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From chemistry to catwalk

By Julie Clothier for CNN

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LONDON, England (CNN) -- The term "behind the scenes" will take on a whole new meaning when it comes to describing London Fashion Week in future, as fabrics get more high-tech and science becomes a key part of the business.

One of the most important dates in the international catwalk calendar -- the annual event that showcases the season's offerings from the world's top designers -- is happening this week.

Experts say fashion is getting more and more cutting edge, as designers embrace technology to come up with new textiles.

Sandy Black, who is currently reading fashion and textiles at London College of Fashion, says in particular, knitwear is an extremely high-tech part of the fashion business.

Black is one of three speakers talking about the subject this week at a lecture entitled, "From Chemistry to Catwalk," to be held at the Royal Institution of Great Britain.

She says that although hand-knitting dates back to the third century, these days it is a far cry from processes used then.

One of the main reasons for this is the flexibility within the realms of knitwear.

"It is highly automated and extremely technical and it includes a diverse range of fibers, including copper wire, to make a wide range of items of clothing," she says.

"Different knitting machine sequences which create unique looks are often patented."

Black says technology is catching up with hand knitting, and machines can create items that do not have any seams.

"The idea of working from 3-D information to 3-D construction is one of the key areas of research, working from body scan data and then linking that up to a knitting machine," says Black.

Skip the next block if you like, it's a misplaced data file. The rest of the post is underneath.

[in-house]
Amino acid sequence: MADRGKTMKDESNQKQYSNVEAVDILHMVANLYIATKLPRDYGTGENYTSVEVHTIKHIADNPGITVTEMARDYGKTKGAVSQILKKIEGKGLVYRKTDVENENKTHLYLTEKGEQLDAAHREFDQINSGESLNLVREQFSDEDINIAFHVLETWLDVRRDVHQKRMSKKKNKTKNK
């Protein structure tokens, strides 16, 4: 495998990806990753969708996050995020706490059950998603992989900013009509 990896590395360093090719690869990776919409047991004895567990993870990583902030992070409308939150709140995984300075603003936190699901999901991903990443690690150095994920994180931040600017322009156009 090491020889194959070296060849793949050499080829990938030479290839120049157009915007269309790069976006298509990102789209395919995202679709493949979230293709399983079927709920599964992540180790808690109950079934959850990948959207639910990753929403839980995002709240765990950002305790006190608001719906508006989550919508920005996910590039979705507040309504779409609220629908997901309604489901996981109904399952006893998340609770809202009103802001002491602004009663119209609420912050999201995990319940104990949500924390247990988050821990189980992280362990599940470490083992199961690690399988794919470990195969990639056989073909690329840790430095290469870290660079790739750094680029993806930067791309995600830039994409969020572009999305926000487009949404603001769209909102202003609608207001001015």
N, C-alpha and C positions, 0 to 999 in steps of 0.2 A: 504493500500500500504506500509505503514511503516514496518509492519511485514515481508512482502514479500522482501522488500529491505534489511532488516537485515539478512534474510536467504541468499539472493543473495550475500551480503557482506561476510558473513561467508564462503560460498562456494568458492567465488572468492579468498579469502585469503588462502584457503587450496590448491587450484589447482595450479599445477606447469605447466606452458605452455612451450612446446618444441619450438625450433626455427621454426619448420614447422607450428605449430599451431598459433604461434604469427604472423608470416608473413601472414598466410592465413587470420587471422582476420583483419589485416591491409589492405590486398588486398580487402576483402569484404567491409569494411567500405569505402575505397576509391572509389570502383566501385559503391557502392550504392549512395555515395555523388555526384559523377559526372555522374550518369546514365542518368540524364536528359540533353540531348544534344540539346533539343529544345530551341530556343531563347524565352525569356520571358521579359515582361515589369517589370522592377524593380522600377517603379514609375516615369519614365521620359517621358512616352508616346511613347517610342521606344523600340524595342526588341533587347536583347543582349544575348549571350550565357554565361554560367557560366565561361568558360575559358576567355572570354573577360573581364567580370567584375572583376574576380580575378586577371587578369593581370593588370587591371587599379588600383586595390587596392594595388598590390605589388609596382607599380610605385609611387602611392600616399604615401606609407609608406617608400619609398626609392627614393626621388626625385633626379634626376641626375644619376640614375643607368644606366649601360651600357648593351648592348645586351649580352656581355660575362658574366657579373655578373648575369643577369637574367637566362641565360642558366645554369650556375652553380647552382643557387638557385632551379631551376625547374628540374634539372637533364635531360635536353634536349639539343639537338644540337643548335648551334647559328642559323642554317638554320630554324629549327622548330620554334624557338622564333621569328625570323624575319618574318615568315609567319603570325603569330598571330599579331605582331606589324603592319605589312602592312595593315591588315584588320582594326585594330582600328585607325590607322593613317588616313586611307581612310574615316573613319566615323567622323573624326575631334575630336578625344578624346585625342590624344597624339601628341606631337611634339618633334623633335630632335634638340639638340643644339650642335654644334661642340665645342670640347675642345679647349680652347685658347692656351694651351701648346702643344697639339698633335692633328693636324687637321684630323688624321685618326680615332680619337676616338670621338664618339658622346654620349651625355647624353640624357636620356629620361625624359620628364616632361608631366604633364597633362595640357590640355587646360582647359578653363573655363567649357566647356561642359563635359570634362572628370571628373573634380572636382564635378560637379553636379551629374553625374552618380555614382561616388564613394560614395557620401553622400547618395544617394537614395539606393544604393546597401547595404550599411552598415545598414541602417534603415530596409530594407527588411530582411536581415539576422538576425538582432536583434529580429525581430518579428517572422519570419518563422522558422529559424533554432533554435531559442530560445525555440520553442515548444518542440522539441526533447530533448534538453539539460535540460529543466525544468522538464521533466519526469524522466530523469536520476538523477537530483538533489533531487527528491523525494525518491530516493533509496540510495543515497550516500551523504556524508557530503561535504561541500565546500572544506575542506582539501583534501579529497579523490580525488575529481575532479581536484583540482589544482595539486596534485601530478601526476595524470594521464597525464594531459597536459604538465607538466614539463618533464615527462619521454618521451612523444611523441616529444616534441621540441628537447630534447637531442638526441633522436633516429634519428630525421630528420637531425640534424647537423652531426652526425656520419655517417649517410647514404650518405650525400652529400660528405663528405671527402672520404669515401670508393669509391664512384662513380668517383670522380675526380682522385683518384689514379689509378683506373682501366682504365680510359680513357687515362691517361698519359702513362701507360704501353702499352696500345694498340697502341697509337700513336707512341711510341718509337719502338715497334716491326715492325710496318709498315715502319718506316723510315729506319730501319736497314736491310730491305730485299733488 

"It's already happening to some extent. Fashion always works between 2-D and 3-D, creating flat shapes, which are then put together, constructed into 3-D."

She says classic knitwear is often created using skilful processes, and technology will improve this vastly in the future.

London-based company Eleksen is pioneering an altogether new type of fabric. It sells products created out of a "sensory" fabric.

Chief technical officer Nigel Gilhespy says the fabric is made of five layers of fabric, three of which are conductive, which means they create an electrical signal and perform a high-tech function.

"Because we are a fabric company people often think we are only involved in fashion but in actual fact there are a wide range of uses for the product within health, furniture and in cars," he says.

"It sounds futuristic but it has so much potential in so many areas. The fabric can detect moisture, which can let nurses know if a bed needs changing."

Other uses include a toy that can tell whether it's being rocked or patted and it sleeps or burps accordingly.

The company has also created controls for an MP3-player on the sleeve of a jacket and a soft keyboard, which can be connected to PDAs and cell phones.

Gilhespy says he visualizes houses in the future that are filled with sensory fabrics.

"For example, you would have carpets that when you walked on them would turn the lights and arm chairs or your favorite cushion with remote controls built into them."

Senior Research Fellow at the London College of Fashion, Dr. Frances Geesin has worked on researching conductive fabrics.

She says that when high-tech fabrics are used in the fashion business, fashion should remain the number one priority.

"This technology should become part of a beautiful piece of clothing. It should keep its poetry, should be indiscreet."

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